Home / Clark Booth on Sports /

The ‘Blade Runner,’ Daytona, and Lance: What to make of this madness in the wide world of sport?

Years ago, “Wide World of Sport,” a classy ABC concoction, struck quite a note on behalf of the value and wonder of international sport every week. Even earlier, there was a motion picture narrated by the incomparable Spencer Tracy entitled “It’s a Mad, Mad, Mad World.”

What we offer here are three striking examples of what we choose to call, “the mad, mad, madness” of the contemporary ‘wide world of sport’.” It’s all about how the worm has turned. You need to recognize that a half century has brought about changes on this precious turf that are not entirely admirable.

The curious case of Oscar Pistorius:  First off you should appreciate how important sports are in the extraordinary land of South Africa.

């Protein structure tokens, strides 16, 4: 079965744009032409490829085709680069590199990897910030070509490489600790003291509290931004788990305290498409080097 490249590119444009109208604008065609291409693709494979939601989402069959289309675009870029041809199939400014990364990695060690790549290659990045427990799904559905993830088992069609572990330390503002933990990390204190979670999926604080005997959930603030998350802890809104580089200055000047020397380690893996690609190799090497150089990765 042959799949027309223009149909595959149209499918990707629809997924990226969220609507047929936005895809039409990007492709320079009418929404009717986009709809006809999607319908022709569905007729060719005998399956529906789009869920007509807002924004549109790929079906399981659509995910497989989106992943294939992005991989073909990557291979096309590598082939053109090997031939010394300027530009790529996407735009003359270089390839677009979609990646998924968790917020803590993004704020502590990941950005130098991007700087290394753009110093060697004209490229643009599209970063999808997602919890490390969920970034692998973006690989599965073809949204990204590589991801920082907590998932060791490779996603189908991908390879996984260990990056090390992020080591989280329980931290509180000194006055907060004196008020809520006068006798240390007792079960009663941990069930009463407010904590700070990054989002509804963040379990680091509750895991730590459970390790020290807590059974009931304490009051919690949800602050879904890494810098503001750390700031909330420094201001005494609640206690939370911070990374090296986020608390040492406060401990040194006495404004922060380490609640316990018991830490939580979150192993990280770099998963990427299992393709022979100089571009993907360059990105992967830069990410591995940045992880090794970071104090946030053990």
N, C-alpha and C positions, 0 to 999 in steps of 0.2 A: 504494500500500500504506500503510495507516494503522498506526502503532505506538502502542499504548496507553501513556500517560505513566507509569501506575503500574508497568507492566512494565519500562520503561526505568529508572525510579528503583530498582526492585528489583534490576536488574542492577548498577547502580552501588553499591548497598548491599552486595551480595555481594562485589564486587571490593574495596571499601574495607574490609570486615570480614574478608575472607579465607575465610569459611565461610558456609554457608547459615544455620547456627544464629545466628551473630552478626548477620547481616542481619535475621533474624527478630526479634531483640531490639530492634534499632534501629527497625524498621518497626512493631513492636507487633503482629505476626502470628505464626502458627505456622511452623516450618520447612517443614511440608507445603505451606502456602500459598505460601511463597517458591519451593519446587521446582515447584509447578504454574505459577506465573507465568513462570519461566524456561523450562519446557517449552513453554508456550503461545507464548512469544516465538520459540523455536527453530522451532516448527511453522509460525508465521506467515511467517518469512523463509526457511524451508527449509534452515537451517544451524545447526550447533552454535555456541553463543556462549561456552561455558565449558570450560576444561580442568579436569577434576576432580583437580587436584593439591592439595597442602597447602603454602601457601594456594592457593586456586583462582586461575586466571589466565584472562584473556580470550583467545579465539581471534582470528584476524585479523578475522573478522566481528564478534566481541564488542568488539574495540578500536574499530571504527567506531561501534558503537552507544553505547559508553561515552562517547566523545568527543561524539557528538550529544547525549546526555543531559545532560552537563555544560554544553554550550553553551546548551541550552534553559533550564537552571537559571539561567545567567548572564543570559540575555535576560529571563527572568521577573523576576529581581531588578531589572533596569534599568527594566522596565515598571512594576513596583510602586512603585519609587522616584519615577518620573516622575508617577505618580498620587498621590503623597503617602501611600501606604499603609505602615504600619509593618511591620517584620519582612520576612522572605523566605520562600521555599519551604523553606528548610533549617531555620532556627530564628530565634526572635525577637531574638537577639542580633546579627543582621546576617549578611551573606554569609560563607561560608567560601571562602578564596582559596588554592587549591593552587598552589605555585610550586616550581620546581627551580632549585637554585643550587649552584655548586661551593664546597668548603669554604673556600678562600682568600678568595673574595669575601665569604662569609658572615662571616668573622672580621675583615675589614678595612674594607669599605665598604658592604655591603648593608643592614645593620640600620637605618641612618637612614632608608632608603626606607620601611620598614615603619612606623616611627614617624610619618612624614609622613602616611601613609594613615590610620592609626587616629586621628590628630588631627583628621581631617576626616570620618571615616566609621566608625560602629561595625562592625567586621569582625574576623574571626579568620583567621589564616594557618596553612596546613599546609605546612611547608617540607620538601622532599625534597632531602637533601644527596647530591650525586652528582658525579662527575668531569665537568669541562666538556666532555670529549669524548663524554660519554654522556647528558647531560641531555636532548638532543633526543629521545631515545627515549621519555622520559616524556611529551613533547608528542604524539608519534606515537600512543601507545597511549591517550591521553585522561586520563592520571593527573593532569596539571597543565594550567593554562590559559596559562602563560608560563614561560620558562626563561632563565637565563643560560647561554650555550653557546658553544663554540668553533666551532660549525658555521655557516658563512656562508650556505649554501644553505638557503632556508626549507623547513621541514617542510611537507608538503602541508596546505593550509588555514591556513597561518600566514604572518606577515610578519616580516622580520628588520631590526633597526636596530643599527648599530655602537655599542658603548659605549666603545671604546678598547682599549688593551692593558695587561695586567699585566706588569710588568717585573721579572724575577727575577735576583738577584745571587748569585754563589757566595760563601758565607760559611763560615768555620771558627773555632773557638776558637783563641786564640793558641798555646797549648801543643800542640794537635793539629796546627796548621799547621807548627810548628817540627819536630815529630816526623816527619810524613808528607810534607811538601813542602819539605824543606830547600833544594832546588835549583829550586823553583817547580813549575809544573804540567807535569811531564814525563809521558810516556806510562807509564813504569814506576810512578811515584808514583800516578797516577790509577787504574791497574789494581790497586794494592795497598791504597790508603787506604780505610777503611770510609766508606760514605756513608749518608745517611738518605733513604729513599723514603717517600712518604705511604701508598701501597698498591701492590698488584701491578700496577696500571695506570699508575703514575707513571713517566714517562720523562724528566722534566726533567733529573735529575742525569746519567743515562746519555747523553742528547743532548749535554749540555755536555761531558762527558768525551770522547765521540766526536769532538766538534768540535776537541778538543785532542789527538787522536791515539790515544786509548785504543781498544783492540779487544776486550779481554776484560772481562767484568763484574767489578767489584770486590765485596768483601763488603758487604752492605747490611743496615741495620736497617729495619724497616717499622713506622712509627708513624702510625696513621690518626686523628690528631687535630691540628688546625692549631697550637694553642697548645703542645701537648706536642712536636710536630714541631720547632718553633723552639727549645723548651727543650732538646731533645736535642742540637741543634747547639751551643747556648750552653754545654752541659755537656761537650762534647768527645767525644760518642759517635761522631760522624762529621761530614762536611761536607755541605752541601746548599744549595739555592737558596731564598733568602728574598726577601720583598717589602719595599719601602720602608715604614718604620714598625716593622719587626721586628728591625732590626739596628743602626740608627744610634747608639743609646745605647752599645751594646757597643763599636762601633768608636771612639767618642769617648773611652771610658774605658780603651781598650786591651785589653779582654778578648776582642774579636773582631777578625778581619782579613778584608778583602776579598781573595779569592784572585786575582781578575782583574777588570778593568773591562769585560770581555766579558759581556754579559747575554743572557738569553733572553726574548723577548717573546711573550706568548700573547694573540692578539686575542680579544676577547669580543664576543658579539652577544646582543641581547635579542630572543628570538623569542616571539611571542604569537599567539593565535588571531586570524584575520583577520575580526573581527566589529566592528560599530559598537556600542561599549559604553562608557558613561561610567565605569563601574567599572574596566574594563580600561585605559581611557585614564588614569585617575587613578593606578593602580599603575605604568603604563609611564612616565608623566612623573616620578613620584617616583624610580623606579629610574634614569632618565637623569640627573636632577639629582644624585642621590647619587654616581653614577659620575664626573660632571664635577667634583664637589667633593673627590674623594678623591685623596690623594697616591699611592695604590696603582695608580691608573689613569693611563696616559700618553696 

On an assignment there years ago I was amazed at the grip an international cricket tournament held on the entire country for two full weeks. Such was the intense interest that the government set up TV monitors at intersections in downtown Johannesburg that attracted mobs for every bloody beat of the interminable matches, day after day.
When the South African lads made the finals, the nation was transfixed. When they won, church bells rang all over the country. It was astounding and, I was told, quite routine.

It’s a nation of rugged characters who love to compete, so all the classical games are huge in South Africa; cricket, rugby, soccer (above all), boxing, sailing, hunting, curling, tennis, golf, racing (all kinds), and track & field. Now that other notable and historically agonizing tendencies in their culture have been curbed, South Africans live and die for their games; altogether a better thing, one supposes.